One thing that’s important for a start-up is to become active in the industry it’s entering. Activity leads to learning the ins and outs of an industry, finding business partners, and becoming recognized as an industry leader. Three important Ts that lead to industry activity are trade associations, trade shows, and trade journals. Start-ups should consider utilizing these Ts as a part of their early and ongoing activities.
A trade association (or trade group) is an organization that’s formed by firms in the same industry to collect and disseminate trade information, offer legal and technical advice, furnish industry-related training, and provide a platform for collective lobbying. In addition to promoting industry-related issues, trade associations typically provide their members a variety of other services. For example, the American Watchmakers-Clockmakers Institute, which is a trade association of watchmakers and clockmakers, provides its members training, a database of hard-to-find parts, technical support for watch and clock repair, bulletins with up-to-date product information, and an extensive library of industry-specific educational material.
Trade associations are typically governed by a paid staff and a volunteer board. Busy CEOs and entrepreneurs are motivated to serve on trade association boards, not only to influence the direction of the associations but because their service provides them visibility and a platform to network closely with other members of the association. These types of interactions can lead to businesses forming partnerships and working together in other ways.
There are 7,600 national trade associations in the United States. The vast majority have Web sites that list their activities and their members.
A trade show (or a trade fair) is an exhibition organized so that companies in an industry can showcase and demonstrate their latest products and services. Some trade shows are open to the public while others can only be attended by company representatives and members of the press. In the Unites States, over 2,500 trade shows are held every year. There are several online directories, such as the Trade Show News Network (www.tsnn.com), that help organizers, attendees, and marketers identify the most appropriate trade shows to attend. The largest trade show in the United States is the International Consumer Electronics Trade Show, which is held every January in Las Vegas. In 2011, it included more than 2,700 exhibitors and over 140,000 attendees.
Along with displaying their latest products and services, businesses attend trade shows to study the activities of rivals, meet members of the press, and network with industry participants. Companies must rent exhibit space at trade shows. Some of the better shows, which usually last just under a week, cost upward of $20,000 to attend. Small companies are often able to share exhibit space and split the cost. Trade shows offer prime opportunities for networking to generate business, establish new relationships, and nurture existing ones. In fact, there are many articles and “how to” guides published in periodicals and posted on Web sites that teach businesses how to maximize their time at trade shows and establish business relationships.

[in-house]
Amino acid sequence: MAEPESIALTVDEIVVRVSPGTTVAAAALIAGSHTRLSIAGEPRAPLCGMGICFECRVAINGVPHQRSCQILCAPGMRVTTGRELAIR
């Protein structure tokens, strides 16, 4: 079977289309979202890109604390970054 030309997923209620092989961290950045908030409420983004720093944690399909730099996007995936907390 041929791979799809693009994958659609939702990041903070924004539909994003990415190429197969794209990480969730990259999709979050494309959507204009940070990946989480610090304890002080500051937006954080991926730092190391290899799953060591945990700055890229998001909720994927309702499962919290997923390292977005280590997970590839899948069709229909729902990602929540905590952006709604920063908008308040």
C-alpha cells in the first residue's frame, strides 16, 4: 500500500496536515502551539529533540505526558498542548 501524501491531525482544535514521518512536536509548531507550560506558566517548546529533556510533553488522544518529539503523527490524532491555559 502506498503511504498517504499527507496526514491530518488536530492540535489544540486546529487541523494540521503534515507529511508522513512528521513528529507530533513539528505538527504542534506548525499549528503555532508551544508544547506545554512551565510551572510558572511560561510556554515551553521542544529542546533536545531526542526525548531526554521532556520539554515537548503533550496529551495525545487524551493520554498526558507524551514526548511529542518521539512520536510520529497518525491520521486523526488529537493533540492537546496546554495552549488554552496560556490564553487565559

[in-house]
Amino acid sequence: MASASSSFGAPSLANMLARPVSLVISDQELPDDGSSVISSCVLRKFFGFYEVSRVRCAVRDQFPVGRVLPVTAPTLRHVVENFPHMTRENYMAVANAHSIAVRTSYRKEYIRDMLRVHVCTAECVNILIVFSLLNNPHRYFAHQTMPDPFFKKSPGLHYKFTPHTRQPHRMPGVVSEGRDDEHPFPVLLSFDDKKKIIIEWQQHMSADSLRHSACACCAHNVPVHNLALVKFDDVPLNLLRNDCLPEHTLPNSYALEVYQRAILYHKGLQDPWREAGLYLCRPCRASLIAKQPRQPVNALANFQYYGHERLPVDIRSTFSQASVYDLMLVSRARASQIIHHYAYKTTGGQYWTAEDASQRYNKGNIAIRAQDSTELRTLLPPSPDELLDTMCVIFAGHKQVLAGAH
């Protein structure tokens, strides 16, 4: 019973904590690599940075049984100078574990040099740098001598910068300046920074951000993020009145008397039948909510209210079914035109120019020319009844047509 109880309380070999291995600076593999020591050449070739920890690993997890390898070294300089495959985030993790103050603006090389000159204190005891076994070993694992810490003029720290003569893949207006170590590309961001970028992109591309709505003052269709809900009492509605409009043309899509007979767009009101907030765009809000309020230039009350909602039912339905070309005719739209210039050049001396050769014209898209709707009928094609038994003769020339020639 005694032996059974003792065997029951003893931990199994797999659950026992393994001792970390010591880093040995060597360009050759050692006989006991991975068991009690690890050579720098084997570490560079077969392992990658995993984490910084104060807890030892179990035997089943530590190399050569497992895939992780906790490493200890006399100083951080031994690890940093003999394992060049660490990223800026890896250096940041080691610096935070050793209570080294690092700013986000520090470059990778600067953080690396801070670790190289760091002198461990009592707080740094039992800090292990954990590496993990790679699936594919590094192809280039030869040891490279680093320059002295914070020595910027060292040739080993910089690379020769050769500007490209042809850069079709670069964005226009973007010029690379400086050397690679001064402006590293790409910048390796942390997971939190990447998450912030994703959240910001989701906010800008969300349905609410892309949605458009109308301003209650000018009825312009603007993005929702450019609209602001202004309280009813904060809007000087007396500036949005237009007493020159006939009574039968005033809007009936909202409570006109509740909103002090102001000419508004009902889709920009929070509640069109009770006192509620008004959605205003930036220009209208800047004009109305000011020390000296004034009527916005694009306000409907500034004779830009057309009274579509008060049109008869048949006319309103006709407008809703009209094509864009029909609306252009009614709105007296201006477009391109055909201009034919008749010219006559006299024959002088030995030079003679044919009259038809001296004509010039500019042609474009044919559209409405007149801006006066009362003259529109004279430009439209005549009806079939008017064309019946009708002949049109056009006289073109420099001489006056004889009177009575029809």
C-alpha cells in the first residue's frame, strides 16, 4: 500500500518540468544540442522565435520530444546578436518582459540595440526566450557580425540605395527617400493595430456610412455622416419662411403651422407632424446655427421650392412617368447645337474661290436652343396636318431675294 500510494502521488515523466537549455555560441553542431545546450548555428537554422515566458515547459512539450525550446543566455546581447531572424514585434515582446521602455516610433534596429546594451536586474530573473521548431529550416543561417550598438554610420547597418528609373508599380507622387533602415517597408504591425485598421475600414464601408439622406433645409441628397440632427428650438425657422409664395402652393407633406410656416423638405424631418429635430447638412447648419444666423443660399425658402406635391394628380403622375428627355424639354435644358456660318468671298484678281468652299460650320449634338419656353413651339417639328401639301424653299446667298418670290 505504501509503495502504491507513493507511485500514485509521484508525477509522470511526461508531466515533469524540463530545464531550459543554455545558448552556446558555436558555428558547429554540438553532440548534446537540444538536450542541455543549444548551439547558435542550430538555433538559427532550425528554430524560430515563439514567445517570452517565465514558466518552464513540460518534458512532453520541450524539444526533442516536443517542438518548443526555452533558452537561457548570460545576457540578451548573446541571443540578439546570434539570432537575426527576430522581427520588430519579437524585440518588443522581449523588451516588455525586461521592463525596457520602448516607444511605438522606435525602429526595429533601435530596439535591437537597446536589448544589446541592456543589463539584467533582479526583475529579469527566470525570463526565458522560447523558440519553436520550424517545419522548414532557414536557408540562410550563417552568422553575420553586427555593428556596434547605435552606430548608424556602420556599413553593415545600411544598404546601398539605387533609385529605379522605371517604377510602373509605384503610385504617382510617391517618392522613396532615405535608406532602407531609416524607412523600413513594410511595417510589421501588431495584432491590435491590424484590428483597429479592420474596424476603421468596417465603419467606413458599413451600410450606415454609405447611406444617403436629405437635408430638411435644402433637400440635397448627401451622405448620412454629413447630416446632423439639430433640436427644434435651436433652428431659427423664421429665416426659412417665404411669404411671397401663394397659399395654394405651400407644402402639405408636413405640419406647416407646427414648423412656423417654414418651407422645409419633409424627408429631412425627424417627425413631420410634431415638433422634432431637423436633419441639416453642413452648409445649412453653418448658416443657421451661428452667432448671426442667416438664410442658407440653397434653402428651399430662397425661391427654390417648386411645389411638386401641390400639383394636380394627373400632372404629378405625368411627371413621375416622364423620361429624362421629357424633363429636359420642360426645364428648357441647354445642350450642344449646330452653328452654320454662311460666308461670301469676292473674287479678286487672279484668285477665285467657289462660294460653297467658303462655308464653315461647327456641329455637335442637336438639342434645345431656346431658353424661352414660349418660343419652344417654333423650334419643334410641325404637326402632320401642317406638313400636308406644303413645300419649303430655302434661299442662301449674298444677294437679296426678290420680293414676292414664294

Trade journals, or magazines, are usually published by trade associations, and contain articles and advertising focused on a specific industry. Very little generalaudience advertising appears in trade journals. They may also include industry-specific job notices and classified advertising.
Some trade journals are available to the general public, and others are very specifically controlled—meaning that you must participate in the industry to receive the journal. This practice ensures advertisers that their ads will be viewed by people in their target audience. Many of the articles in trade journals are written about companies in the industry. It enhances the stature and visibility of a company to have a favorable article written about it in a premier industry trade journal.
Along with trade journals, some industries have peerreviewed journals that contain both technical articles and heavy advertising content. The articles are often coauthored by people who work for vendors who advertise in the journal. BioTechniques is an example of an industry-specific peer-reviewed journal that follows this format. These journals blur the distinction somewhat between trade journals and peer-reviewed journals.
Although trade journals do not provide the direct networking opportunities that trade associations and trade shows do, the visibility a company can obtain by being featured in an article or by running ads can result in multiple positive outcomes.